Betsi Cadwaladr deaths blamed on improvement failures

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Betsi Cadwaladr deaths blamed on improvement failures

Chris Dearden,James McCarthy

BBC Betsi Cadwaladr Health Board signBBC

In 10 years four reviews have outlined changes to be implemented by Betsi Cadwaladr Health Board

People have died because an under-fire health board has not improved mental health services fast enough, according to a report.

The Royal College of Psychiatrists found less than half of 84 recommended improvements to a hospital trust’s mental health department have been made.

In the last 10 years four separate reviews have outlined changes to be implemented by Betsi Cadwaladr University Health Board. Patient watchdog Llais said people had continued to die during this time.

The health board, which runs the NHS in north Wales, apologised and said it was committed to improving.

Problems with mental health services at the health board first became public in December 2013 when the Tawel Fan dementia ward at Ysbyty Glan Clwyd near Rhyl was closed.

A report said elderly patients there were treated “like animals in a zoo”.

Before that, the board was aware of problems at Hergest mental health unit at Ysbyty Gwynedd in Bangor.

An investigation found a culture of bullying and low morale, which meant patient safety concerns were not addressed.

Four separate inquiries from 2013-2018, made recommendations for action.

In the last few months, the Royal College of Psychiatrists has examined whether those changes have been put in place.

Of 84 recommendations, evidence showed only 37 (44%) had been fully implemented.

White building in the grounds of Ysbyty Glan Clwyd

Phill Dickaty’s mother died on the Tawel Fan ward in the grounds of Ysbyty Glan Clwyd

There was some evidence for 41 changes (49%) being put to effect and none for the remaining six (7%) recommendations.

Phill Dickaty, whose mother Joyce died on the Tawel Fan ward in 2012, said: “These recommendations were supposed to be done a long time ago.

“The fact that we are here – in the worst case 10 years on – still discussing things that haven’t been done is extremely distressing.”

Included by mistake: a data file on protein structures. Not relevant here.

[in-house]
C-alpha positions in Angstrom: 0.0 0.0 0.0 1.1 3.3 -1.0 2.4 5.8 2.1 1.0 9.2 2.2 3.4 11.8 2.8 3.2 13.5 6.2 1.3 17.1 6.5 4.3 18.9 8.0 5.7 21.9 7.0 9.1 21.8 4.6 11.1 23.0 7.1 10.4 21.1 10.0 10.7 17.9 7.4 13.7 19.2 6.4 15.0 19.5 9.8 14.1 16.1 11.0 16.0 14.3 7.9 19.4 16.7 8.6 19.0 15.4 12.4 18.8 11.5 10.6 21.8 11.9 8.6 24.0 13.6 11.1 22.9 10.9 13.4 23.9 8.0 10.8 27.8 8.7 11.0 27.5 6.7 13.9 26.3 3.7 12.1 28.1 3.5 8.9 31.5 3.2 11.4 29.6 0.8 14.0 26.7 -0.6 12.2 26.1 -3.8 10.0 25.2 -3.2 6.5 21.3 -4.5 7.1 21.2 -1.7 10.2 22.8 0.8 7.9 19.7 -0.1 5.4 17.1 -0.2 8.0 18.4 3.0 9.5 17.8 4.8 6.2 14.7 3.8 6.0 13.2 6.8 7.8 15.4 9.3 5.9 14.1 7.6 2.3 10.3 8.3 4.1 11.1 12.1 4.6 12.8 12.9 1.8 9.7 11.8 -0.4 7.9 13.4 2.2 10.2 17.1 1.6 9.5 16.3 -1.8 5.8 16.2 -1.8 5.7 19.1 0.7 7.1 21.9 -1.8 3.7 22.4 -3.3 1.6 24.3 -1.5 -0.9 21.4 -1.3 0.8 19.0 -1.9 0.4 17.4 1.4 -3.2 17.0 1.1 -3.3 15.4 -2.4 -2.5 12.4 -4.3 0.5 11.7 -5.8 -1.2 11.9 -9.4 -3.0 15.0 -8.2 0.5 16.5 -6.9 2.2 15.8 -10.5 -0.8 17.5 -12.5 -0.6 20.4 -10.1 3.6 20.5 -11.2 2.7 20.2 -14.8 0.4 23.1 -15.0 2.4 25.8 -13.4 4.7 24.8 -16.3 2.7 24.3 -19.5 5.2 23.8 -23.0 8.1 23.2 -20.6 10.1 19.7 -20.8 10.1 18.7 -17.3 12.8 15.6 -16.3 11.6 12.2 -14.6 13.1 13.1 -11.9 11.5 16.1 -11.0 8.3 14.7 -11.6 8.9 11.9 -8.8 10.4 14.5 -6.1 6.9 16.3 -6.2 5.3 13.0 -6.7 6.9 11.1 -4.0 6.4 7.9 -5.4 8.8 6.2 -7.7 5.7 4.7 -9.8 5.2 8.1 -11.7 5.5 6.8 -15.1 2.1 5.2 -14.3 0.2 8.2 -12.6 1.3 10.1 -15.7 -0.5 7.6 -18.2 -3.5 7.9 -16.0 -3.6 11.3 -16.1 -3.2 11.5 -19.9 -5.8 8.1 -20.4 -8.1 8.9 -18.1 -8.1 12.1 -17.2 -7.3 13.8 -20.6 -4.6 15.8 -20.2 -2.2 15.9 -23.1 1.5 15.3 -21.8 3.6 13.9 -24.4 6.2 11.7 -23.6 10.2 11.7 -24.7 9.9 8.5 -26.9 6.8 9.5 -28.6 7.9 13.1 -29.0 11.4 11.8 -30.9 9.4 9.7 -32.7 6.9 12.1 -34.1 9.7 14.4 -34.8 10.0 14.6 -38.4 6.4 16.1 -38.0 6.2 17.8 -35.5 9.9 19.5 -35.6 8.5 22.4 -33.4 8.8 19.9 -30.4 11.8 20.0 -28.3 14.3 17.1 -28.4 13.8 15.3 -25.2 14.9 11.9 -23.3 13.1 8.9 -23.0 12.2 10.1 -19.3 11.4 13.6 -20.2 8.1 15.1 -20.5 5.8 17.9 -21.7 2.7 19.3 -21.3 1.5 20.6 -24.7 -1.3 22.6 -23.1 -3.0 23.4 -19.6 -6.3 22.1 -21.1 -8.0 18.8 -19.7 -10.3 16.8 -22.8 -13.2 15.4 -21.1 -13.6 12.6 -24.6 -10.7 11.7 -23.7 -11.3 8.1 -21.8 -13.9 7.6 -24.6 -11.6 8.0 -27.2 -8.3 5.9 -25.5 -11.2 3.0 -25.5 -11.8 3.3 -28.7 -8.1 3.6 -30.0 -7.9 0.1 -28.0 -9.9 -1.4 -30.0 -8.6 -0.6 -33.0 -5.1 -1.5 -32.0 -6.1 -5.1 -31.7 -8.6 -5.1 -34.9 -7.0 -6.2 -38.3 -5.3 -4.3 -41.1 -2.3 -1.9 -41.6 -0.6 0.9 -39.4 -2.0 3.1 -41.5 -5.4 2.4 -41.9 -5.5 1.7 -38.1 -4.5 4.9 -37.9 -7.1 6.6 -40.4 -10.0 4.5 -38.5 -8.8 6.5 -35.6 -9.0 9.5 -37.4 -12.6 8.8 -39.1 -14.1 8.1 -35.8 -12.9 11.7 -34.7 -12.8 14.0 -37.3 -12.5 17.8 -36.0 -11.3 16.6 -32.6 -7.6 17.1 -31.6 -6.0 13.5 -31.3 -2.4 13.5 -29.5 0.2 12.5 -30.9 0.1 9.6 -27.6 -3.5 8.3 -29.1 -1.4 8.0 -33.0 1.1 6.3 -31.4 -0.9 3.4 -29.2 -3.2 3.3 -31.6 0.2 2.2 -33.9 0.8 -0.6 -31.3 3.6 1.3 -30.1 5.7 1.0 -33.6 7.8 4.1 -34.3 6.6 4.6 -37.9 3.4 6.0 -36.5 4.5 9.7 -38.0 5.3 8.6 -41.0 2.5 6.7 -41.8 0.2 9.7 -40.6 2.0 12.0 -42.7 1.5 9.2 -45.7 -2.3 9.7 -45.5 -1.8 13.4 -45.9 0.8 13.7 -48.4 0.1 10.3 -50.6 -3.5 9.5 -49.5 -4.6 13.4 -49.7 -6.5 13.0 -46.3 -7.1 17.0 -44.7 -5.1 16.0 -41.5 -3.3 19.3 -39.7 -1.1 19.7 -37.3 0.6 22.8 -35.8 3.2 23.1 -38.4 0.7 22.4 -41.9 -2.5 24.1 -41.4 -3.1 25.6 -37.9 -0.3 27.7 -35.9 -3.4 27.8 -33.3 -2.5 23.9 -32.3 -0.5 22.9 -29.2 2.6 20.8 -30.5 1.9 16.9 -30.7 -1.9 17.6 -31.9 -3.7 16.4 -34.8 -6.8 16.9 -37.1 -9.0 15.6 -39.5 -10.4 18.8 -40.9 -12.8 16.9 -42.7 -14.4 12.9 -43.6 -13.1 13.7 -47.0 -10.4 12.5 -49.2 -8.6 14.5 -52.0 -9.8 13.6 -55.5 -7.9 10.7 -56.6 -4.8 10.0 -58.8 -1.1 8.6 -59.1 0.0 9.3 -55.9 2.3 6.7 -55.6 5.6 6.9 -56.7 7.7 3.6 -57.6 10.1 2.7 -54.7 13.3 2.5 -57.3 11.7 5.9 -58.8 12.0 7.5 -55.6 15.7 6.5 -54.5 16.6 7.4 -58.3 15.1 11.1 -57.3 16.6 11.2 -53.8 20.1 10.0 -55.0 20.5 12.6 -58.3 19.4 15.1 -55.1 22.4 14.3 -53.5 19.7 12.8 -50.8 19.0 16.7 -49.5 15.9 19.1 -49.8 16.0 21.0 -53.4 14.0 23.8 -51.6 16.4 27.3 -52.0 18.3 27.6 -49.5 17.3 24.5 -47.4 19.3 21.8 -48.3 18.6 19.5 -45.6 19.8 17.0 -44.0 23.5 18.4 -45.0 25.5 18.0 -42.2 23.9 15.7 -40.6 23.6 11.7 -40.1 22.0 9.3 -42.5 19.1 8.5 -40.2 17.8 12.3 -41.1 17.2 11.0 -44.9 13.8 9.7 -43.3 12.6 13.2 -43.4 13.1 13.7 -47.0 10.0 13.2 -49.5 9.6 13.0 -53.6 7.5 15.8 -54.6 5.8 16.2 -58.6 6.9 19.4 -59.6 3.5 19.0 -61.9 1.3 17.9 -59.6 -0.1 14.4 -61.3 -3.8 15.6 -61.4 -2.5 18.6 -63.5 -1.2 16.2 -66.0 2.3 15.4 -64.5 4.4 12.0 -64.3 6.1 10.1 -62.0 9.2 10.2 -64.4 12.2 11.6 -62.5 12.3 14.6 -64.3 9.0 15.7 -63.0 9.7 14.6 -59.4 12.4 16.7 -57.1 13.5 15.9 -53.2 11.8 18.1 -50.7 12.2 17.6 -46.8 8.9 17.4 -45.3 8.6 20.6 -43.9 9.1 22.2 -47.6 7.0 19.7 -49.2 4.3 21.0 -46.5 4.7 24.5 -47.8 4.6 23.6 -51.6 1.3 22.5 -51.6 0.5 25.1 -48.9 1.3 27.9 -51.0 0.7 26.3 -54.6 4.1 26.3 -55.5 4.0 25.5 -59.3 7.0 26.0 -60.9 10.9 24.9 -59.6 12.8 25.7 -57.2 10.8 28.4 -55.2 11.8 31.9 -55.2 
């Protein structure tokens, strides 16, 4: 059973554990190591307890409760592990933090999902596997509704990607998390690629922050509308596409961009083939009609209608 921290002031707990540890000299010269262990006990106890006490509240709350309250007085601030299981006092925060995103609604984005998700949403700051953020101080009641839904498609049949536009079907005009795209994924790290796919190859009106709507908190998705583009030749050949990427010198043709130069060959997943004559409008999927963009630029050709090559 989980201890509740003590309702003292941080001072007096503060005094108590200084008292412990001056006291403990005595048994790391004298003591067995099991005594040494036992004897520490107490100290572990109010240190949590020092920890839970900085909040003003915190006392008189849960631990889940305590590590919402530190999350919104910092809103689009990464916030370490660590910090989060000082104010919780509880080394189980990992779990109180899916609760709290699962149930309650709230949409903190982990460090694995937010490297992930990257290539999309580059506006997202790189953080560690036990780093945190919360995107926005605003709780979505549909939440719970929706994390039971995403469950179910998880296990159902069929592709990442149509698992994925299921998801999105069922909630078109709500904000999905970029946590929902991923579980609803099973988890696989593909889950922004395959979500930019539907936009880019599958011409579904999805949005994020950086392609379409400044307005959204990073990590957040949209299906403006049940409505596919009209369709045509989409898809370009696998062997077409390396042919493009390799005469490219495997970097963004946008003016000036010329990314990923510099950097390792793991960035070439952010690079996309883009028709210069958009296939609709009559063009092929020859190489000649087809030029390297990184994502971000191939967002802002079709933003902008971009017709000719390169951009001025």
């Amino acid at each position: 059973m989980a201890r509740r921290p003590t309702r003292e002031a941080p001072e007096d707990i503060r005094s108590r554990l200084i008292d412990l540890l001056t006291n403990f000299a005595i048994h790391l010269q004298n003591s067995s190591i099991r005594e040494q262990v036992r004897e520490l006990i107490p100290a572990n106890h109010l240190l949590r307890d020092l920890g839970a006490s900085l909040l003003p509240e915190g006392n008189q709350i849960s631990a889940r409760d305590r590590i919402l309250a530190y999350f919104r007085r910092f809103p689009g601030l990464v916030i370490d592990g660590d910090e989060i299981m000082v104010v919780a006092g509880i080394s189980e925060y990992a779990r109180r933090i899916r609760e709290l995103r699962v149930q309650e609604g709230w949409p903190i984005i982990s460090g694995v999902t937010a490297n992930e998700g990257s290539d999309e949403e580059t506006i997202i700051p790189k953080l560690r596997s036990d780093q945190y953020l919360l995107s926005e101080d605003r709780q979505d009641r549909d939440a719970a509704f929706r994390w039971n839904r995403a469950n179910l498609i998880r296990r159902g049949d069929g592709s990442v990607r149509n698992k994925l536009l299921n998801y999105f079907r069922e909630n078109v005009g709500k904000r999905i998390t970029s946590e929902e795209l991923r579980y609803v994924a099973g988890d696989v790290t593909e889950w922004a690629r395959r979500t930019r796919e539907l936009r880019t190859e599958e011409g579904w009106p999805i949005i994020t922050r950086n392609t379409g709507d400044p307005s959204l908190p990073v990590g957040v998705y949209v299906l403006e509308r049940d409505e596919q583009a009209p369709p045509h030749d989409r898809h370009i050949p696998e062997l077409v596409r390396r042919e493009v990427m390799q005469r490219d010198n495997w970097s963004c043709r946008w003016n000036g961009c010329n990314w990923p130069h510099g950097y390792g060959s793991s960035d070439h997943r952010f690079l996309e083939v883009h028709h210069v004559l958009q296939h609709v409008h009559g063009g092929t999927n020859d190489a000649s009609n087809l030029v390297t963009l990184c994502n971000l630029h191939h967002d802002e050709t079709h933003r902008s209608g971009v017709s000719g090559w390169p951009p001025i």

The Royal College of Psychiatrists also said Betsi Cadwaladr health board needed to urgently look at patient safety, particularly the risk of patients trying to harm themselves.

This month a coroner found neglect by the health board had contributed to a patient’s death at a mental health ward in 2020.

Phill Dickaty sat on chair looking at a picture of his mother

Mr Dickaty said it was “extremely distressing” that things still had not been done

Last year, it was fined after 46-year-old Dawn Owen killed herself at a different hospital.

Geoff Ryall-Harvey from the patients’ watchdog body Llais said: “We have been telling the health board for much of the last 10 years that things have not been done, and things that were claimed had been done had not been done.

“In those 10 years there have been a number of further incidents – the effect has been ongoing, and there have been more tragedies and more lives lost during that period.

“What we need is an independent oversight panel which will confirm when things have been done and when they can be signed off.”

Family photo Close up of the face of Dawn OwenFamily photo

Dawn Owen, 46, died in the care of the mental health service in North Wales

The Welsh government said the health board had accepted the report’s key findings and it expected them to deliver those.

Betsi Cadwaladr Health Board boss, Carol Shillabeer, said the board welcomed the review.

“Whilst much progress has been made there is more to do and the board is determined to take action that improves services, which we will do together with patients, their carers and families.”

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